Tuesday was cello recital. It started quite early in the evening because some choir had booked the room for a rehearsal later. I wasn’t the only student who made it in the nick of time. I had just enough time to run upstairs and go through the piece, a duet, with the woman who was playing it with me.

I had asked my teacher for two things: an easy piece, so I could concentrate on the music and not the technique; and a duet or something, so I could play with other people. He found something and we practiced it a few times.

There was one hardish part in the middle, but the rest was pretty straightforward.

I was a little suspicious at the recital, because I wasn’t a bit nervous. Then we sat down to play, and we played it.

In the middle of playing, I realized we had made it past the hard part with a minimum of messing it up, and that the rest would be easy. And it was. I enjoyed it.

My wife told me I looked relaxed as well, and had smiled the whole time.

Gamma told me that the wee girl who played a concerto I had played a couple years ago didn’t play it as well as I had. I said thanks.

I’m relieved that the music school year is over, though.


They are at church because her cousin is singing in a new choir.
This being an Austrian church, they are standing around afterwards, drinking wine.
“You bought an electric cello,” she sighs.
“Remember when we first discussed it and you said okay?”
“And then you said, hey, wait for a while? Well, I bought it in that window of opportunity between those two things.”
“Sigh,” she says.
“So what else’d you buy?”
What are the chances of getting murdered in church? he wonders. Certainly smaller than elsewhere. Plus, confession, church, right?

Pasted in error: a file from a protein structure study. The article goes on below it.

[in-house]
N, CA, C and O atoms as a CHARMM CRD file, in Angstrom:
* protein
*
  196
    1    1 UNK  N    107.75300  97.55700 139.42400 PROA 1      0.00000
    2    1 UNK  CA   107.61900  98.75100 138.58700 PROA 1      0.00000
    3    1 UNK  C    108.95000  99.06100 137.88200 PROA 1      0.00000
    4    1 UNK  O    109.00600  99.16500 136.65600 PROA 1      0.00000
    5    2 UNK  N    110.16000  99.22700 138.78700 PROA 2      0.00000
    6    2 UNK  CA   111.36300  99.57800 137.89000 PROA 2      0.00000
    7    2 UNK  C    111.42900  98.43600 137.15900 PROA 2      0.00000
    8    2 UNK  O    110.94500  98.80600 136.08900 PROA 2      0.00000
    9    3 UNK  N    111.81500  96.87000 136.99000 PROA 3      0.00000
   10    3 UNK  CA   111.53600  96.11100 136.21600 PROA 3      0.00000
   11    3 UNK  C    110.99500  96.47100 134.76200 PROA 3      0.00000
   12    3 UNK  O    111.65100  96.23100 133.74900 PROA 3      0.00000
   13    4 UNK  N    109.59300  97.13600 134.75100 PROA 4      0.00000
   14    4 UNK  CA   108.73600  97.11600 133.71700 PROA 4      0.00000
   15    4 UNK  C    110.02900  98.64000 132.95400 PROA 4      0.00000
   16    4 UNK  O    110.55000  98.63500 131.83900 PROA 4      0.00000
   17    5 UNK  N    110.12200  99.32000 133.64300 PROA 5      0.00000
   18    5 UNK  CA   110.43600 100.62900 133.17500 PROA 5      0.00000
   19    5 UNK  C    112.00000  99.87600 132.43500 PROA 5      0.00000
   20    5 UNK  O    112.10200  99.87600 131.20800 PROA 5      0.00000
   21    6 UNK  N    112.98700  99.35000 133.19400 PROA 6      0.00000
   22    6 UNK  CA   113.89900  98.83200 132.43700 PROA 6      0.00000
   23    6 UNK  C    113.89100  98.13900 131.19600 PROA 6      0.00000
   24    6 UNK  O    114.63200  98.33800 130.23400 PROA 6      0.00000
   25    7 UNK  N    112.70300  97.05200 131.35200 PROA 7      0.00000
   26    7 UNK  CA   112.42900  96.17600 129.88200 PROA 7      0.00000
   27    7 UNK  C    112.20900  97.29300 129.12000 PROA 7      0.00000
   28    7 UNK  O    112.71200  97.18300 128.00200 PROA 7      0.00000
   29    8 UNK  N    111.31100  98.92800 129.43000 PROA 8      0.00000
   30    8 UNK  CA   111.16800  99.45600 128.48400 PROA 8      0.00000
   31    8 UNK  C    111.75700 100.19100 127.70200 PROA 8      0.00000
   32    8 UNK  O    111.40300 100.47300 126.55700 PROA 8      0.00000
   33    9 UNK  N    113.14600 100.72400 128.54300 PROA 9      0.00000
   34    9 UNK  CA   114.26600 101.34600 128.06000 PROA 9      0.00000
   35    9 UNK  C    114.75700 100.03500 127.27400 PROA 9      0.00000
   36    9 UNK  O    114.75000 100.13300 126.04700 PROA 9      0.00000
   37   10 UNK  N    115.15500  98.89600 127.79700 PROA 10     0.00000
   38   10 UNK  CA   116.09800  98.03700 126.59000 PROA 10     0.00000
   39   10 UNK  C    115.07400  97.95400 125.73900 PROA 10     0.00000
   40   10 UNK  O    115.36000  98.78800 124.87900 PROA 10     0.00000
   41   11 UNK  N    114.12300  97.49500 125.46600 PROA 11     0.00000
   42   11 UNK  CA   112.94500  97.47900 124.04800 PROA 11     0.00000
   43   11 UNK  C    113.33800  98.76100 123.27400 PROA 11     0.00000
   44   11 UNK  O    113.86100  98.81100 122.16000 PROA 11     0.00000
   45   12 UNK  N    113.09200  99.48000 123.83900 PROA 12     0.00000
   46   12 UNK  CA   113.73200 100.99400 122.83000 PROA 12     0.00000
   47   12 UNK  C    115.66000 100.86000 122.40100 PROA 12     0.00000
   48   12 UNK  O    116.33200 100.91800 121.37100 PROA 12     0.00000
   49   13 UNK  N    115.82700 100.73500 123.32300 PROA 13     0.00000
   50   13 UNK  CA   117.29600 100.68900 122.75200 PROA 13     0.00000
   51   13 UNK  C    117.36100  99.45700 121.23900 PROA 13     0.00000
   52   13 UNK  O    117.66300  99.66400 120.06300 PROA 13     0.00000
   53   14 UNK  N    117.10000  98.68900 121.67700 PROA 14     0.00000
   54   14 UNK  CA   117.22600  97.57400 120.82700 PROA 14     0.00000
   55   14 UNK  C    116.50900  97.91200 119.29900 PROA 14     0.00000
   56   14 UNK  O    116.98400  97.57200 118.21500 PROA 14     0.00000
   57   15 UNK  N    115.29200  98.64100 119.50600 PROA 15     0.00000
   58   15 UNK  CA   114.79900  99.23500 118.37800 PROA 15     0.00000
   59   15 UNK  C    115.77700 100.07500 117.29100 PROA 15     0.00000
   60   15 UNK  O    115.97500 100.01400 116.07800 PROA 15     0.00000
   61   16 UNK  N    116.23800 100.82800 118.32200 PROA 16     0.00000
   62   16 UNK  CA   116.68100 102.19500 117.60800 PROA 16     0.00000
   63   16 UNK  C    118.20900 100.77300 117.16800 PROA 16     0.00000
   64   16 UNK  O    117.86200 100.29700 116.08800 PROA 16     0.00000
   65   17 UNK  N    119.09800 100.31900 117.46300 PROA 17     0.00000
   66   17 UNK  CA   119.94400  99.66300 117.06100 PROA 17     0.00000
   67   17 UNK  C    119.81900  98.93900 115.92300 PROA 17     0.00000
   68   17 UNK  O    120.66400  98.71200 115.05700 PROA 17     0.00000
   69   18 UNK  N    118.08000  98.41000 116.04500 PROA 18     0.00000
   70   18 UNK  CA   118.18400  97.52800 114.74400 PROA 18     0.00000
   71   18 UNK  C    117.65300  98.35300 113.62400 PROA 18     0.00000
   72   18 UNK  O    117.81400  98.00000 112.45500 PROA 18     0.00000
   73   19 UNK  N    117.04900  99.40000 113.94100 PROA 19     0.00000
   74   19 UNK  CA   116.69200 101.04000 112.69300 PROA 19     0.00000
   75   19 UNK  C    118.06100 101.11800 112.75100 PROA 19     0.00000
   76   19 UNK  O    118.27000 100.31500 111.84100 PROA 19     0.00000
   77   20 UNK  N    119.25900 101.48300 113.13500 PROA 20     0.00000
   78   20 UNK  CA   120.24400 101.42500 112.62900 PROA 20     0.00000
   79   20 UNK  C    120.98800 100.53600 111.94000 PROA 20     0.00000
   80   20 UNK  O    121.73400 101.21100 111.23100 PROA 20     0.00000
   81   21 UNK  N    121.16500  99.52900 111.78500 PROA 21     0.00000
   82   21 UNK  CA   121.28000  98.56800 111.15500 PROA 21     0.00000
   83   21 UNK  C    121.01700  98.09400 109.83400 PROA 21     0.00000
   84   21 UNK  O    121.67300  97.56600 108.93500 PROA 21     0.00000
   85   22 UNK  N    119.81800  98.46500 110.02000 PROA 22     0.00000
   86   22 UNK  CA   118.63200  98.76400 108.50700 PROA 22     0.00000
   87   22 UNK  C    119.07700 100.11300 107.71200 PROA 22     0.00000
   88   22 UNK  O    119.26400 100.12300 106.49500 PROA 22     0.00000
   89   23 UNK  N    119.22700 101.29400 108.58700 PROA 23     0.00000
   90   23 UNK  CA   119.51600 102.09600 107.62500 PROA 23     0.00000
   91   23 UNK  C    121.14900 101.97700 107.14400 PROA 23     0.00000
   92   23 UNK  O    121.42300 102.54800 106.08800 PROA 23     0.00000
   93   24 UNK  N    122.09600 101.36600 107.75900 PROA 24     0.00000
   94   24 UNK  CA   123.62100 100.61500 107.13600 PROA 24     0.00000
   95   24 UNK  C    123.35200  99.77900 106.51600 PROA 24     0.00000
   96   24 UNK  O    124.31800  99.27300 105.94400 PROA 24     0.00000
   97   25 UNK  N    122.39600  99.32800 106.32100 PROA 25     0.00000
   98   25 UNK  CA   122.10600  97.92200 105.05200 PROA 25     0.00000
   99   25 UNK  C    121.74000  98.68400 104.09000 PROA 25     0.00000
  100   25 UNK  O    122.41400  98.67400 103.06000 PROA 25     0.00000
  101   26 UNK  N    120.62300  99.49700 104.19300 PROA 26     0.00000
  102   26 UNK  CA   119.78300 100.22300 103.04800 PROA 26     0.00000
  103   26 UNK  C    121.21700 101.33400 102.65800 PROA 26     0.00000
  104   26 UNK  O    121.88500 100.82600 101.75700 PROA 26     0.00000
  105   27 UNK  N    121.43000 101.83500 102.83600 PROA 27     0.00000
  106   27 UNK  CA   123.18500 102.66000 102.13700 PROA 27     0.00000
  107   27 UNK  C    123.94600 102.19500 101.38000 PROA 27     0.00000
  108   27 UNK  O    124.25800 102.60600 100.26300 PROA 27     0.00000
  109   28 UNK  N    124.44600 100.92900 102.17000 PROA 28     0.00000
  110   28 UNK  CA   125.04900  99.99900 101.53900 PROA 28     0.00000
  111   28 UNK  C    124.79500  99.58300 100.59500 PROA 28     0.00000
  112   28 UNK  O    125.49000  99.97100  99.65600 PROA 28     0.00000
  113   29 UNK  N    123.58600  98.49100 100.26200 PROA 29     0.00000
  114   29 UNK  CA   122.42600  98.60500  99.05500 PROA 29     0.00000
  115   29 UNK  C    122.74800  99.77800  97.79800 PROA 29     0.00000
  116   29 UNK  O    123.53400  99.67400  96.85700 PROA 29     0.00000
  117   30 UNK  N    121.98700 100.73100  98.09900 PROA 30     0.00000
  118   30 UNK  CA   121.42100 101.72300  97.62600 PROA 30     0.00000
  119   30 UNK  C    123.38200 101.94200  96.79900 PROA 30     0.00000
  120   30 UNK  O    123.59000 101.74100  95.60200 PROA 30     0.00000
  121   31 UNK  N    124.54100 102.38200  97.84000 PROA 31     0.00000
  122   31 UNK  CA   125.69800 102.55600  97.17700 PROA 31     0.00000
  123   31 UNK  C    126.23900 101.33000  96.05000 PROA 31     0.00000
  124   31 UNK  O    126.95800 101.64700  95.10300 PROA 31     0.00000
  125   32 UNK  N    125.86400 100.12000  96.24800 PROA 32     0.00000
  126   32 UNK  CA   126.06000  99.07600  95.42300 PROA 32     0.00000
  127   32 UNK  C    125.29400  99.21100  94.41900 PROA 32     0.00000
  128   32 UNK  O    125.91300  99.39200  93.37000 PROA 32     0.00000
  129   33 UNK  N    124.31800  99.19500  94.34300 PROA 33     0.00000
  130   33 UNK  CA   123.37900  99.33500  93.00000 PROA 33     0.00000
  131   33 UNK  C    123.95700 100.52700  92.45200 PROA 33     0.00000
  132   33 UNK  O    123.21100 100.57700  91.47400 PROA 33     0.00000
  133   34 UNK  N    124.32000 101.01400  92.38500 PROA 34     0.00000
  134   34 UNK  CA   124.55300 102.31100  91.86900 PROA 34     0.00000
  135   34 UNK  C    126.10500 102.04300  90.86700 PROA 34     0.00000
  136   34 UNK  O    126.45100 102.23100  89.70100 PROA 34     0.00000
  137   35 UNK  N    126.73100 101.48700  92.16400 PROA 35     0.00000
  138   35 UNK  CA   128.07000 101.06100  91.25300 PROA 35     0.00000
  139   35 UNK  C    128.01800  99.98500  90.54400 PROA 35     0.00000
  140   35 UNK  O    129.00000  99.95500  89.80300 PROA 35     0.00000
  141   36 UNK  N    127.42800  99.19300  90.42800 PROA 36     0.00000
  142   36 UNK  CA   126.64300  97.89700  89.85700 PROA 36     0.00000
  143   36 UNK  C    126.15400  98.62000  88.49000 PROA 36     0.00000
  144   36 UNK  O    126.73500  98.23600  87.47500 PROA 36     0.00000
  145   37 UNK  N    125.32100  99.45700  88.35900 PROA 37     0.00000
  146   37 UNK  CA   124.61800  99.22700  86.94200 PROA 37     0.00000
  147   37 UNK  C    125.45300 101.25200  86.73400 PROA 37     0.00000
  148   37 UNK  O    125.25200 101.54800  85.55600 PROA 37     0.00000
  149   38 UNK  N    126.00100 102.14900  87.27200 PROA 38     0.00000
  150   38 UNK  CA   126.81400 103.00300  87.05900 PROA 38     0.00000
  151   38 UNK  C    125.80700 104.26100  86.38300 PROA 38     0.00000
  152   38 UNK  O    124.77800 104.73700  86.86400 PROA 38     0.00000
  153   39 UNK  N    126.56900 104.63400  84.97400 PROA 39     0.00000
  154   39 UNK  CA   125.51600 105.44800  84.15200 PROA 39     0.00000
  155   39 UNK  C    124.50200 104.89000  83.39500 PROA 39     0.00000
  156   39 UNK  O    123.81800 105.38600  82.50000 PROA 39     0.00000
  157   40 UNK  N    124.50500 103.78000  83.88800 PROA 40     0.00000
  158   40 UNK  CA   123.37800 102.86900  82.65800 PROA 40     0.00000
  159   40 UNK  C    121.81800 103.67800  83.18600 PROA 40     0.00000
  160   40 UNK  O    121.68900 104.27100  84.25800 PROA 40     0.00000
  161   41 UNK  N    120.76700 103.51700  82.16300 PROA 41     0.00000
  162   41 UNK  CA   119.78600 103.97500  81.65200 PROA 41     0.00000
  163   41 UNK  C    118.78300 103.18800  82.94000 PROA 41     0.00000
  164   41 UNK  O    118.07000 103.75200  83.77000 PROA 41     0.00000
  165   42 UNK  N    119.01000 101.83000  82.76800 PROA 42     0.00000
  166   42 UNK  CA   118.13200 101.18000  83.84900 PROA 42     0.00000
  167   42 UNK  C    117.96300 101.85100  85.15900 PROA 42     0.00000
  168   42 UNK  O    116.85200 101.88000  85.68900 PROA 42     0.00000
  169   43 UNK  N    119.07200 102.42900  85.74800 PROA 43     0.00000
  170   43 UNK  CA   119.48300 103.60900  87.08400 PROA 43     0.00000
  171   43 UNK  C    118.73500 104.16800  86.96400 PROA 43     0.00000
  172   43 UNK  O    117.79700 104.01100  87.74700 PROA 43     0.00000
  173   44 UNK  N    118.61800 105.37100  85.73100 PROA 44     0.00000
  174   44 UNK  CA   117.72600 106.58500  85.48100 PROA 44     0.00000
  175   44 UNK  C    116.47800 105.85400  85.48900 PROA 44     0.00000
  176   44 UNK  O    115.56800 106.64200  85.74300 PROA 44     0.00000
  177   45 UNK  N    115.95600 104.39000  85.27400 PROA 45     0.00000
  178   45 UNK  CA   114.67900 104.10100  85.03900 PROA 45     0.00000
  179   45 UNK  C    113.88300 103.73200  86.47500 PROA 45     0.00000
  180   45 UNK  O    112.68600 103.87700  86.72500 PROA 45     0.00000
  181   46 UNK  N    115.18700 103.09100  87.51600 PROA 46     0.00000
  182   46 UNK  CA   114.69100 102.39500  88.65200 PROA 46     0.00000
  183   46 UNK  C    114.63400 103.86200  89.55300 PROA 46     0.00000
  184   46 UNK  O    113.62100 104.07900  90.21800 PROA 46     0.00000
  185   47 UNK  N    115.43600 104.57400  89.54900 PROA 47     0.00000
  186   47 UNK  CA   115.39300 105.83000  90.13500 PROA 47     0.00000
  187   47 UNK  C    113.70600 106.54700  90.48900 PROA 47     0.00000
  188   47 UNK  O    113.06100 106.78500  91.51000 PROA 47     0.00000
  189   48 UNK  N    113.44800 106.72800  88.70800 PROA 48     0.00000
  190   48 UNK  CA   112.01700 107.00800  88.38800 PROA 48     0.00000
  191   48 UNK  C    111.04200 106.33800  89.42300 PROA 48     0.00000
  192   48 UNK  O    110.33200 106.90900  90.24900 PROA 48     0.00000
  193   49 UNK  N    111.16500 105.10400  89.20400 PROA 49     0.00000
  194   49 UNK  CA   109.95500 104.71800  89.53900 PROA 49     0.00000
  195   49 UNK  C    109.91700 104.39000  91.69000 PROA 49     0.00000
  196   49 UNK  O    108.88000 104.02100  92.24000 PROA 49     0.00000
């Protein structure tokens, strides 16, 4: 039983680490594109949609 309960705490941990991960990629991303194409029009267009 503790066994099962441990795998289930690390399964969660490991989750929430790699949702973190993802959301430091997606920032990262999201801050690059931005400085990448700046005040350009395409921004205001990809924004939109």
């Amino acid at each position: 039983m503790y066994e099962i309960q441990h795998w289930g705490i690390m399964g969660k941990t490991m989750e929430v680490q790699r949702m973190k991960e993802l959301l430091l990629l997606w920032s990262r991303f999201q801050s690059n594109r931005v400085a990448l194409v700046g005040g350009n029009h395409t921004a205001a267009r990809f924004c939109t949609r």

“A Moog Etherewave theremin, a musical saw, and an electronic doo-dad.”
“A doo-dad.”
“Exactly. Remember those sad frogs that were so beautiful? A digital recorder that looks like a Tazer and can serve as a USB interface for electronic instruments and computers,” he says.
“Or something like that.”
“Man, I feel so much better,” he says. “I totally get this confession thing now.”

One must be able to think like an ant

He wipes up the ants with a sponge and washes them down the drain, figuring it’s better for his karma than squishing them outright because it gives them a theoretical chance. He mixes baking powder and powdered sugar and sprinkles it along their trails.

Naturally, they keep coming.

She observes them. She notices where they are going. They are going to a pot of chives on the windowsill.

She puts the pot outside. End of ant infestation in the kitchen.

More or less.

She is promoted to Ant Queen.

Radio play

Scene I

[Sound effects: squish, squish, squish, squish]
Slug officer: Company, halt!
Slug officer: Scout! Anything good up there?
Slug scout: Sir! It’s just an old picnic table, sir!
Slug scout: Sir! I can scale it if you wish, sir!
Slug officer: That won’t be necessary, scout. We have reports of hydrangeas in the vicinity.
Slug officer: Company, march!
[Sound effects: squish, squish, squish, squish (fade out)]
Big pot of lettuce on picnic table: Whew.